Mon 13 Jul 2009
Saving Rock & Roll (Again)
They have just been personally asked to support The Dead Weather on their first US tour, meaning they will get to share the stage with one of their heroes. I talked to Screaming Females drummer Jarrett D about the band’s own burdening guitar hero, New Brunswick basement shows and his admiration for The White Stripes.
New Brunswick is a strange town, one of almost a dozen large towns that make up the state of New Jersey; one of the only states in America without a major city. In its favour is that it is a university town, so every year a whole new generation of young people stock the town with fresh thoughts and new ideas. While the music scene in New Brunswick may remain small and always on the fringes of university culture, it’s kept alive by a dedicated group of musicians and fans who run shows from their basements. It was at a basement show that Jarrett first saw his Screaming Females band mates Marissa Paternoster and Mike Abbate in action, playing with their previous band Surgery On TV.
A few months later, Jarrett and Marrisa crossed paths when Jarrett was working on a compilation CD at the local university campus. “I met Marissa because I was doing a club in college that my friends had started, where we figured out how to get money from the university to put out CDs. Our first CD was a compilation… She contributed two songs to the compilation which were my two favourite songs on it and when we were handing out CDs someone told me that she was the same girl and I couldn’t believe it. I was running a zine at the time and I was like, ‘I really like your band, you should come over and play music sometime’.” Jarrett remembers the day Marissa first came over to jam, “The thing that Marissa did that really blew my mind was, that the first time we ever played together we started playing and we were jamming out or whatever and she played this really awesome riff and she just stopped, and I was like, ‘why are you stopping, we just played something real cool’ and she said ‘well that’s the a-section’ and I was like ‘OK’ and she’s like ‘now we need something to go in to’ and she just started writing a song, like regardless of whether we were going to be in a band or had any future together as musicians. For her it was about writing a song and getting all her thoughts put together and that was what impressed me so much.”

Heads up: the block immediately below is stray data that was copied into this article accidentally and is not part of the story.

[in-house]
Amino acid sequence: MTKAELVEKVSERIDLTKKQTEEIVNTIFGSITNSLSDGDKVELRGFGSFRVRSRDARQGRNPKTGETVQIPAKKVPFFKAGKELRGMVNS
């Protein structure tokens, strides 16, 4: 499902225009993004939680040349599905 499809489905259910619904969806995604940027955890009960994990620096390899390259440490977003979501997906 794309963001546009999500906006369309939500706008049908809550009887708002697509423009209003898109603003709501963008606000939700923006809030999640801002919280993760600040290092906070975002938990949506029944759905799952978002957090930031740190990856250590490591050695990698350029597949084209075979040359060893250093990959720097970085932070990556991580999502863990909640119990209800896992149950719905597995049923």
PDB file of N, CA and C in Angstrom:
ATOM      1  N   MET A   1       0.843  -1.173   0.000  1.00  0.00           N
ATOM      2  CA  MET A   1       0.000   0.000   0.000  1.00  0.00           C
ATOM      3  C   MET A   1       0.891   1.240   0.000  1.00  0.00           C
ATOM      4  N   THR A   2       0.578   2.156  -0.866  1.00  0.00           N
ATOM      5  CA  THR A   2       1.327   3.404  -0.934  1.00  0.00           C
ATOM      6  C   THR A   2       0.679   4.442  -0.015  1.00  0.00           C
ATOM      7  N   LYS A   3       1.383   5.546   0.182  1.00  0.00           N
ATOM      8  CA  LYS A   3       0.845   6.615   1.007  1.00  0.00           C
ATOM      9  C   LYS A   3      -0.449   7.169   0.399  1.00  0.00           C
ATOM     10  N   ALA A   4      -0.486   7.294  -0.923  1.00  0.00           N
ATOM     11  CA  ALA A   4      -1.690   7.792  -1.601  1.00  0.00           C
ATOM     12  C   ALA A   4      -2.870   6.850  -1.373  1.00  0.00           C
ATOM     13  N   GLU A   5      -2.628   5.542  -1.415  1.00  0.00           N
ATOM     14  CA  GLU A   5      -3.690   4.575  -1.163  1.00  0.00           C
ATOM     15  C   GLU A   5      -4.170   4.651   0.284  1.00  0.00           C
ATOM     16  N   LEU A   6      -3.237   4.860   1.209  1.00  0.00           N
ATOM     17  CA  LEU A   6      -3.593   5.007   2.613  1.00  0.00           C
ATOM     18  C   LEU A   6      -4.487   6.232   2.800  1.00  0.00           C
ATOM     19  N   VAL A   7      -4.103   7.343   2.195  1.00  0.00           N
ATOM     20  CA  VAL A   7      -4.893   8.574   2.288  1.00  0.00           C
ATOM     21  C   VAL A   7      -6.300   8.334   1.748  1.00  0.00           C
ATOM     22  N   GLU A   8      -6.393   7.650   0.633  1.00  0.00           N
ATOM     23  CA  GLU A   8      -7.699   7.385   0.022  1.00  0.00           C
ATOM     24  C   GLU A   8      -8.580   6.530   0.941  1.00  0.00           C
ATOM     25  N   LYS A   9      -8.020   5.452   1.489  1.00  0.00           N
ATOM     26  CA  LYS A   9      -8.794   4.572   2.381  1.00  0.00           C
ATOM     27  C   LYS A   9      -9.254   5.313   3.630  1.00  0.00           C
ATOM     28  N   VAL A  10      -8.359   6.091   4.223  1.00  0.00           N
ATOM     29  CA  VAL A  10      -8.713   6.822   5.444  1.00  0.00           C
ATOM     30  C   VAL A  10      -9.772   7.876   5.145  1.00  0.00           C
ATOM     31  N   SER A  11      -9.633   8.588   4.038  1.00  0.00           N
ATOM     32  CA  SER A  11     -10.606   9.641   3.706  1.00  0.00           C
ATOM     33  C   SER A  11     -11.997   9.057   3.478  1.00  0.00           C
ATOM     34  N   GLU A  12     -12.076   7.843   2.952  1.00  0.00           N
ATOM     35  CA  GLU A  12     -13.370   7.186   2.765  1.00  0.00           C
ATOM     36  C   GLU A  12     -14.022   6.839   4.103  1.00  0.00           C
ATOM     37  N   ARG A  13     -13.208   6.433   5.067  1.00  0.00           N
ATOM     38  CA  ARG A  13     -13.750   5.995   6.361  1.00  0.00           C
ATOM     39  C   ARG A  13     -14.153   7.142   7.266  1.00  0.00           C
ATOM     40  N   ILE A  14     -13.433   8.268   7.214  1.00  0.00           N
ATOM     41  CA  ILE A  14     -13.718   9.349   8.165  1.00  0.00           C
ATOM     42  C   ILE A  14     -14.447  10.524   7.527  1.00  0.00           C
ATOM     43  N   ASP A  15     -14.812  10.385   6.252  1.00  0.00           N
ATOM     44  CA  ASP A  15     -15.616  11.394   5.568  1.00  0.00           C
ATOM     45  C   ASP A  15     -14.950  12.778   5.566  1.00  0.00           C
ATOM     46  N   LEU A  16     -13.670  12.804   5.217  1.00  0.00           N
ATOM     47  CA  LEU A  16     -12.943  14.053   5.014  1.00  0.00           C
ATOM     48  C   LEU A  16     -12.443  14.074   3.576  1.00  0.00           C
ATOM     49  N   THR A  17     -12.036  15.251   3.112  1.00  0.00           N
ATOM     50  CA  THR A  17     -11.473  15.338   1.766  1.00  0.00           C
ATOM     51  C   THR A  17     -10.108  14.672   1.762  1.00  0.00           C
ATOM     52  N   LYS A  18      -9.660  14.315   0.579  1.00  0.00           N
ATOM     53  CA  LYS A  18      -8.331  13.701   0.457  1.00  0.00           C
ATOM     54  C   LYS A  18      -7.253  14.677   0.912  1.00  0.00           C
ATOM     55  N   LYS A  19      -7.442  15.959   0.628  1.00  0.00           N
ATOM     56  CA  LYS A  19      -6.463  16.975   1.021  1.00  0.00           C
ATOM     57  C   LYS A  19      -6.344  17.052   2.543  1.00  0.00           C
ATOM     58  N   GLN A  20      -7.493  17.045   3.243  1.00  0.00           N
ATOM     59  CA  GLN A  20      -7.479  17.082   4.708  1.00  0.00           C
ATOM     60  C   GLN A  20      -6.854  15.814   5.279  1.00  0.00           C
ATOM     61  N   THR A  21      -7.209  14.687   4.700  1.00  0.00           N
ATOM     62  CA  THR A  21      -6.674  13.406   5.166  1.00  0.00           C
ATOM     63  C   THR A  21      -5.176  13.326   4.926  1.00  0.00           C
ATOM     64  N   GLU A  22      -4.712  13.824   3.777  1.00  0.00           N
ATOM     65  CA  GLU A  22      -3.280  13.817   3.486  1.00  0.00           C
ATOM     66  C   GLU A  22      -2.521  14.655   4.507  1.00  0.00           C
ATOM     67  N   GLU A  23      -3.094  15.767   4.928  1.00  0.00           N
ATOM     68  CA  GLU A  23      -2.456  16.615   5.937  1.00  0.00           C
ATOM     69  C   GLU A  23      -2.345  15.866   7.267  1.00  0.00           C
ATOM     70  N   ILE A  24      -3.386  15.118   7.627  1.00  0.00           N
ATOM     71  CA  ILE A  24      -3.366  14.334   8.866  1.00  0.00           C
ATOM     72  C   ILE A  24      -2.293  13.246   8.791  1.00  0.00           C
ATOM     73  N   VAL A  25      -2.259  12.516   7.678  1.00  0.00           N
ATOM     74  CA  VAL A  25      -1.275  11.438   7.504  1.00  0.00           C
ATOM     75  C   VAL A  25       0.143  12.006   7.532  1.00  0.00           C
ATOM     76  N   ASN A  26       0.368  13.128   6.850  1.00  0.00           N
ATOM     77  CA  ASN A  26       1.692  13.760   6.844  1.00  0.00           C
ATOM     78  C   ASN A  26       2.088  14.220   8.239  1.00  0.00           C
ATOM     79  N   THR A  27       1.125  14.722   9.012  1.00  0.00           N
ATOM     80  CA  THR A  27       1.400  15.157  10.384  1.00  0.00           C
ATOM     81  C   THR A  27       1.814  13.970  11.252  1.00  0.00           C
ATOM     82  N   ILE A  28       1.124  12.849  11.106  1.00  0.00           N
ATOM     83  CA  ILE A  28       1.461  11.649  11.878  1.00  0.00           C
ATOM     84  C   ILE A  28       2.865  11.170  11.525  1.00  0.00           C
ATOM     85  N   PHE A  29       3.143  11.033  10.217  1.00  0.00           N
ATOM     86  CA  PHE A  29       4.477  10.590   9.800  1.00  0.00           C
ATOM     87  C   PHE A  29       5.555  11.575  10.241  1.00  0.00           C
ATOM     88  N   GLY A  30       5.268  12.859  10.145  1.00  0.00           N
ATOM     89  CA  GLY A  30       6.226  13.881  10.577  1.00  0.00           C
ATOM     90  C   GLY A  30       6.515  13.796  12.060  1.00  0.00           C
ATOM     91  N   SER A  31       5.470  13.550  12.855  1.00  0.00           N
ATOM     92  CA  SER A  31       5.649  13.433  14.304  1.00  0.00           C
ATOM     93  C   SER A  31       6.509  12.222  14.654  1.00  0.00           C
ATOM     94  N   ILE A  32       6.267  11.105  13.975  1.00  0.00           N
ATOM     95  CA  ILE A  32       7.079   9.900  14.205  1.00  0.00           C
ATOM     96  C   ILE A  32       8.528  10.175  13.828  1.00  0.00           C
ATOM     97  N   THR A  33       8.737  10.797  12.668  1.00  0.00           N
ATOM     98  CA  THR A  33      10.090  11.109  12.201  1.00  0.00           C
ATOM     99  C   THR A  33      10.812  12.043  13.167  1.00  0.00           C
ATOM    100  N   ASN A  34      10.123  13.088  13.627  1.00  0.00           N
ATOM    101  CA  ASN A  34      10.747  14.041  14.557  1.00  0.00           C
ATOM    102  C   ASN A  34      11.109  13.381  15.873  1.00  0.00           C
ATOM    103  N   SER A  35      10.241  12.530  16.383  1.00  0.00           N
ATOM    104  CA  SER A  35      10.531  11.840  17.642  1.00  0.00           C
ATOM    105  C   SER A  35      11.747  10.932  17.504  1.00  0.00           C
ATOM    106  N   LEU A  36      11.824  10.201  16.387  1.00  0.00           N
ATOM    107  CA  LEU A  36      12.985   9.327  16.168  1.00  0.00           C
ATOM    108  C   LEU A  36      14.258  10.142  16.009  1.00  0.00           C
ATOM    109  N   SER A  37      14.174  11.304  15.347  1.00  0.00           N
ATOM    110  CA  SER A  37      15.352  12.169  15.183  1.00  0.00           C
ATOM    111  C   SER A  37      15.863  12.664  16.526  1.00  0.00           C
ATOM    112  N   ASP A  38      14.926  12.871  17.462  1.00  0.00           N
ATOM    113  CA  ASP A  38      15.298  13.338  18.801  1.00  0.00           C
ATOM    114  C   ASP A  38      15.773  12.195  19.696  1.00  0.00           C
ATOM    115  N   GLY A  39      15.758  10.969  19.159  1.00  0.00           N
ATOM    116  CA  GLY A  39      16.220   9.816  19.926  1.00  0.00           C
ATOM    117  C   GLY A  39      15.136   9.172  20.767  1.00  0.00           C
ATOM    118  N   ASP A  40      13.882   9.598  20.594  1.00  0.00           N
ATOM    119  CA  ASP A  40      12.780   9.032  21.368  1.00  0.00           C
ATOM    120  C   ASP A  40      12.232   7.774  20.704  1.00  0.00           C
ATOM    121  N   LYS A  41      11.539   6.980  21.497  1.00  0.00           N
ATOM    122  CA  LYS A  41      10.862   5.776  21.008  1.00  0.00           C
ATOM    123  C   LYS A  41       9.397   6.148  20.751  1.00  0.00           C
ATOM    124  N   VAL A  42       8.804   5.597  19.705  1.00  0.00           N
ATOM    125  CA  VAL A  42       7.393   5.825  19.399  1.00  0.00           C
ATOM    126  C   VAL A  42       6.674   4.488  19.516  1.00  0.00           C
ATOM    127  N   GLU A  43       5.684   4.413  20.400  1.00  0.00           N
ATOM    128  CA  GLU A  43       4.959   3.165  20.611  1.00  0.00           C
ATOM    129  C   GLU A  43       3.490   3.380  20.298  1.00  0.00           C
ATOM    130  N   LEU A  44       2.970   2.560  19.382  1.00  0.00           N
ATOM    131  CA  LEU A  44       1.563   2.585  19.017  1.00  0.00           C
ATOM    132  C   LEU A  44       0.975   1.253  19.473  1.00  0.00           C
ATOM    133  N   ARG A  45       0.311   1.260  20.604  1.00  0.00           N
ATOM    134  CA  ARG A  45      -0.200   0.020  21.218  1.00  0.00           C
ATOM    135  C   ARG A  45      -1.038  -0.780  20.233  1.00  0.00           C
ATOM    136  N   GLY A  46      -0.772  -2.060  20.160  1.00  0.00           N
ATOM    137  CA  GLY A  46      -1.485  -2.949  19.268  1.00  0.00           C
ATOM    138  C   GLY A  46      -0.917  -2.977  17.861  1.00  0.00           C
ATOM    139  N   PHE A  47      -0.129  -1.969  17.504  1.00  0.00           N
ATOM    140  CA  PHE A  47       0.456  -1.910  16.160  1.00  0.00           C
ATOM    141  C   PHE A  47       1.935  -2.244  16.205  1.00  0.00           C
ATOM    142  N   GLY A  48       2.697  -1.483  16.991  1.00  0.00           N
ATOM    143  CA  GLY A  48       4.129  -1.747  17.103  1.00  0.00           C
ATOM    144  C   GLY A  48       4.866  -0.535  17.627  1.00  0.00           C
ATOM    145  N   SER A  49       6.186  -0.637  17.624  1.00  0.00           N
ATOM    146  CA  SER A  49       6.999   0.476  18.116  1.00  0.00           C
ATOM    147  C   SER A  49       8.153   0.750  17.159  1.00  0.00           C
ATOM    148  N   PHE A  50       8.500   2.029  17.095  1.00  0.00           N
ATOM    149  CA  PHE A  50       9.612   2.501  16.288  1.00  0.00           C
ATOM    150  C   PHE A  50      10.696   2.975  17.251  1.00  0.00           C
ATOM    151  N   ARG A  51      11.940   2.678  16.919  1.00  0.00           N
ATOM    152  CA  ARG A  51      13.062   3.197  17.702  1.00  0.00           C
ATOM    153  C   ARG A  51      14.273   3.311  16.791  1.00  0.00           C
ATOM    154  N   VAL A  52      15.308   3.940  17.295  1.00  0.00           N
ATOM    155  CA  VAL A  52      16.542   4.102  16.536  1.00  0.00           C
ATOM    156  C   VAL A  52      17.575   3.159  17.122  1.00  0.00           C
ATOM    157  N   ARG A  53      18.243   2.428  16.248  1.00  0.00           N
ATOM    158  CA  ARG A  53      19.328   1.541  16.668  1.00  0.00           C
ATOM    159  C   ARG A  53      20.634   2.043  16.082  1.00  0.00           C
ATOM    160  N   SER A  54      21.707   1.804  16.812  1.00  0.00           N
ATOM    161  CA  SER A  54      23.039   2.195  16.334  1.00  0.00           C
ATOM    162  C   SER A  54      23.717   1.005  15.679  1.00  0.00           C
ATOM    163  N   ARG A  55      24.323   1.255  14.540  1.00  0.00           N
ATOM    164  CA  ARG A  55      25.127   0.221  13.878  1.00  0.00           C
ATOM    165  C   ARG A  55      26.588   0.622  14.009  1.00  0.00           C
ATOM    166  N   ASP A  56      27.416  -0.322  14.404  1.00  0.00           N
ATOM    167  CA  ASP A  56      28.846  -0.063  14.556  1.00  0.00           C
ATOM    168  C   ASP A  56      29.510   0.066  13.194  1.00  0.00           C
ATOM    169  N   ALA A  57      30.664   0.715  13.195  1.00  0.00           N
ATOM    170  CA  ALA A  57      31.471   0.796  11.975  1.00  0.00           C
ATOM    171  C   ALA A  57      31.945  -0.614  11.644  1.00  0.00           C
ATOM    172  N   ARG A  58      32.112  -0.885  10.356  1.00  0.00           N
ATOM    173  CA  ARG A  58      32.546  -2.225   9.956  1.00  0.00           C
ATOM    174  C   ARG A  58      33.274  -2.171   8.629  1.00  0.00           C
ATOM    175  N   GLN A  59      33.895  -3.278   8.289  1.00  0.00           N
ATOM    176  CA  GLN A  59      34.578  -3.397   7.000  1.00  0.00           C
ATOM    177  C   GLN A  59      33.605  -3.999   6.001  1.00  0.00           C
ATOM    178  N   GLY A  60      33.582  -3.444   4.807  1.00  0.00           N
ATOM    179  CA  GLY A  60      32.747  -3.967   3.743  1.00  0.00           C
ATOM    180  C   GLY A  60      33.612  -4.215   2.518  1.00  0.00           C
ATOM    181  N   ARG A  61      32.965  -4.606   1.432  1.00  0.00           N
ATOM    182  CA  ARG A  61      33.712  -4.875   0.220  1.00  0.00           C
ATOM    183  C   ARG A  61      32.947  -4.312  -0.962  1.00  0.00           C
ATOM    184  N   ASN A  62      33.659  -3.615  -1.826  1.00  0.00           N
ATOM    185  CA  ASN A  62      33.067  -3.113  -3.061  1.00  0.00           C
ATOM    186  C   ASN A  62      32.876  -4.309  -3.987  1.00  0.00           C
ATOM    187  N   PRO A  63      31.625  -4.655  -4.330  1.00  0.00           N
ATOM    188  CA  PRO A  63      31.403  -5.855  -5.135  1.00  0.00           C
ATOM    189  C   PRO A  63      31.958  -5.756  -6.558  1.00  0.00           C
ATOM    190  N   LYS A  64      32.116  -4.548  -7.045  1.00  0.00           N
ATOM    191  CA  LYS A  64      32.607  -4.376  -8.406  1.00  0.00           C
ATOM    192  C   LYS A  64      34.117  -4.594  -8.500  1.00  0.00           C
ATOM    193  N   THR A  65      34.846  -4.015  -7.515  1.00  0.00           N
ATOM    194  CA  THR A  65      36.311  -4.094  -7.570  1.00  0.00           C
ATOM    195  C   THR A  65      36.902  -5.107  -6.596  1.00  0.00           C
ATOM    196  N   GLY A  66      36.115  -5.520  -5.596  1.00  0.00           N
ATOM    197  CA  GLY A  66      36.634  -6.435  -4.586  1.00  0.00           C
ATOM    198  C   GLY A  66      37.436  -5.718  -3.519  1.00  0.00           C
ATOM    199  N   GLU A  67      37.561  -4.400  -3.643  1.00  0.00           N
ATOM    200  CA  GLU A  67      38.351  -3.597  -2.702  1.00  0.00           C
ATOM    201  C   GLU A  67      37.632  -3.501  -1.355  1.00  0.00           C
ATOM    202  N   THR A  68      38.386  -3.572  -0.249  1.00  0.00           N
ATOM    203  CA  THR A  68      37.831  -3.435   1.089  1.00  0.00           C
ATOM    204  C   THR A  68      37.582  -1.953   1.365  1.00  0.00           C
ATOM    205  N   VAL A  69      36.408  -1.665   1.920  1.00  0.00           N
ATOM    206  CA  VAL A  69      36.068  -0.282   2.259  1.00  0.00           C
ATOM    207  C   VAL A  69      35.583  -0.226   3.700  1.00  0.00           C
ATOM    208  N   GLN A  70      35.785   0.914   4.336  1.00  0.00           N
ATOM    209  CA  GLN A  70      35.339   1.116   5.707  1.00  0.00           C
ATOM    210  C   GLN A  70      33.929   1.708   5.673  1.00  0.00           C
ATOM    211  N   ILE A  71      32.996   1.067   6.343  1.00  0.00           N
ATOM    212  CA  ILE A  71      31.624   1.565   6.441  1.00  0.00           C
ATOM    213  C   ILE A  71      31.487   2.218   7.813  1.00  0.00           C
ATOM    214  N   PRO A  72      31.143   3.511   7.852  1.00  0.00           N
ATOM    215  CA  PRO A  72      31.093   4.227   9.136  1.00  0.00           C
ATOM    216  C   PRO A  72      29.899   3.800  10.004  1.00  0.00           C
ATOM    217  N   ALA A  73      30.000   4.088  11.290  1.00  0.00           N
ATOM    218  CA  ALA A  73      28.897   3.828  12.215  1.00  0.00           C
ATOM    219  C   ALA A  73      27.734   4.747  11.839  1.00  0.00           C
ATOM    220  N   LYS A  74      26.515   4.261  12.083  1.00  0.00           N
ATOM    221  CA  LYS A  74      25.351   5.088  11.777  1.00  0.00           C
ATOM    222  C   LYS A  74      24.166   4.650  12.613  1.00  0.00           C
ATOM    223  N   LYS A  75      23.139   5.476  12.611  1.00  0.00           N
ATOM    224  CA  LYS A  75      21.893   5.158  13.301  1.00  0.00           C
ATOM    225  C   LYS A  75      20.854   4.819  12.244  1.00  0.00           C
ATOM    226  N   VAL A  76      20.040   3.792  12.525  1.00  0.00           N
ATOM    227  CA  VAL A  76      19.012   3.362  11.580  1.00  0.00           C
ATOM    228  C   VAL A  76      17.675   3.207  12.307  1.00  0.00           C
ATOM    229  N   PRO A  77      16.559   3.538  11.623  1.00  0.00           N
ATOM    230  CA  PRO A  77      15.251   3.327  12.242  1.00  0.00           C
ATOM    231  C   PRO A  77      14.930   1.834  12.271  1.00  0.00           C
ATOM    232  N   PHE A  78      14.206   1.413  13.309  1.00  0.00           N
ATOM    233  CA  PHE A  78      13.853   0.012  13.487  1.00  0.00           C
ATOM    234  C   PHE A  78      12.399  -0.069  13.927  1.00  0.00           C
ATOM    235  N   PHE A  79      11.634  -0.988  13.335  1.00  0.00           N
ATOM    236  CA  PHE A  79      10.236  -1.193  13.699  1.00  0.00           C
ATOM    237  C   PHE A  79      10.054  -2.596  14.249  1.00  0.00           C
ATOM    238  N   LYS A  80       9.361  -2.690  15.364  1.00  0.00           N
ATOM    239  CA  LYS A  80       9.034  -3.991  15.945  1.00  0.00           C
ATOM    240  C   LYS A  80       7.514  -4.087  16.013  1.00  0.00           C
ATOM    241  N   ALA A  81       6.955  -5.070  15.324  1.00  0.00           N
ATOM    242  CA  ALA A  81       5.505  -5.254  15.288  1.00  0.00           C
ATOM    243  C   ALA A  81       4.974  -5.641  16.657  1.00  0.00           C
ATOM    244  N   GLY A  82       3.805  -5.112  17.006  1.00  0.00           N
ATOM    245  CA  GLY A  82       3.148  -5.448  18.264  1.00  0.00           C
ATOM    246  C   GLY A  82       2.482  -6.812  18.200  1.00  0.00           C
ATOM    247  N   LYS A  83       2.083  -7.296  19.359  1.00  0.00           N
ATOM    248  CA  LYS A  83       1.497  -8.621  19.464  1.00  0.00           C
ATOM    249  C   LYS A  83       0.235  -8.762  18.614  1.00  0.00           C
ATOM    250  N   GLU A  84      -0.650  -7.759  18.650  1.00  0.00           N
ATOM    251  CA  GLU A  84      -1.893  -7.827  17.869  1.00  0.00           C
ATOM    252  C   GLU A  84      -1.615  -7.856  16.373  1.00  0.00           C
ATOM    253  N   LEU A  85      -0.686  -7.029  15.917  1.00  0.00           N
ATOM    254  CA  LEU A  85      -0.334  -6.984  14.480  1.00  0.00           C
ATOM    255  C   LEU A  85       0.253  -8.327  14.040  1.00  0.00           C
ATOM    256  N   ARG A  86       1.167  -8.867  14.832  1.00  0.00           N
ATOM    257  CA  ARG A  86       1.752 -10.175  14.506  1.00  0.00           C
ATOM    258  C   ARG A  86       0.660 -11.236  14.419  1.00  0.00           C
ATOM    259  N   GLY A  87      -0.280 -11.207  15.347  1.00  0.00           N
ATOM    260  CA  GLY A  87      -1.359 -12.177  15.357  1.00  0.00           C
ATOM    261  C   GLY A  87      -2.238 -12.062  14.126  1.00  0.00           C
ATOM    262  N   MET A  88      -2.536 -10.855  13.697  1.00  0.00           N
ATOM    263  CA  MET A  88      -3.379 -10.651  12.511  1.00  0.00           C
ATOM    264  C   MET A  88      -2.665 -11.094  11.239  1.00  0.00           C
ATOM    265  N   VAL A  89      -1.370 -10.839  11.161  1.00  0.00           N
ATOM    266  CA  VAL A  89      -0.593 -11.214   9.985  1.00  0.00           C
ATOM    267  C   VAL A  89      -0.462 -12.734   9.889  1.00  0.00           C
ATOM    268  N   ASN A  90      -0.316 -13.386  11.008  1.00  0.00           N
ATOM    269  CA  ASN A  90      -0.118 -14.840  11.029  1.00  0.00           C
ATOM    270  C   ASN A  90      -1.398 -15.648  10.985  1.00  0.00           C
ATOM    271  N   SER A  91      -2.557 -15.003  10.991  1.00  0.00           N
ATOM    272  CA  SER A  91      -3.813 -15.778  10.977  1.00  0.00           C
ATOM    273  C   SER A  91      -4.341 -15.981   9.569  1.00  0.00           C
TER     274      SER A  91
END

“…I still feel like we’re pretty much a DIY band or whatever connotations that has…”
Surgery On TV soon ditched their drummer and keyboard player, Jarrett joined the band and they changed their name almost immediately to Screaming Females. Jarrett’s since taken responsibility for managing the band’s affairs; Screaming Females is his first real band but he has been booking and organising shows for many years. Until recently, the band had been entirely DIY, recording and self-releasing all their material. They still remain relatively DIY, but with rising popularity, both at home and across the world, they have enlisted the help of some very capable friends. Jarrett admits that working with Don Giovanni Records was an obvious step for the band, “Don Giovanni Records really wanted to work with us and we’d been turning them down for years. Then on our fall tour, Joe, one of the guys who runs Don Giovanni, showed up in DC for our show and followed us around for a few days. He sat us down and said ‘tell me what you guys are worried about, tell me what you want? We’ll do whatever you guys want us to do to put out this new record’. So it was pretty much too good to pass up.” Choosing a publicist was equally as unchallenging, “Joan who runs Riot Act media had been emailing us for over a year, she really liked the band and wanted to work with us… When Joe said he wanted to do that, I said I know the lady to do it because she’d kept in touch with us… but I still feel like we’re pretty much a DIY band or whatever connotations that has, we take care of pretty much everything except with the new record we’re expanding a bit.”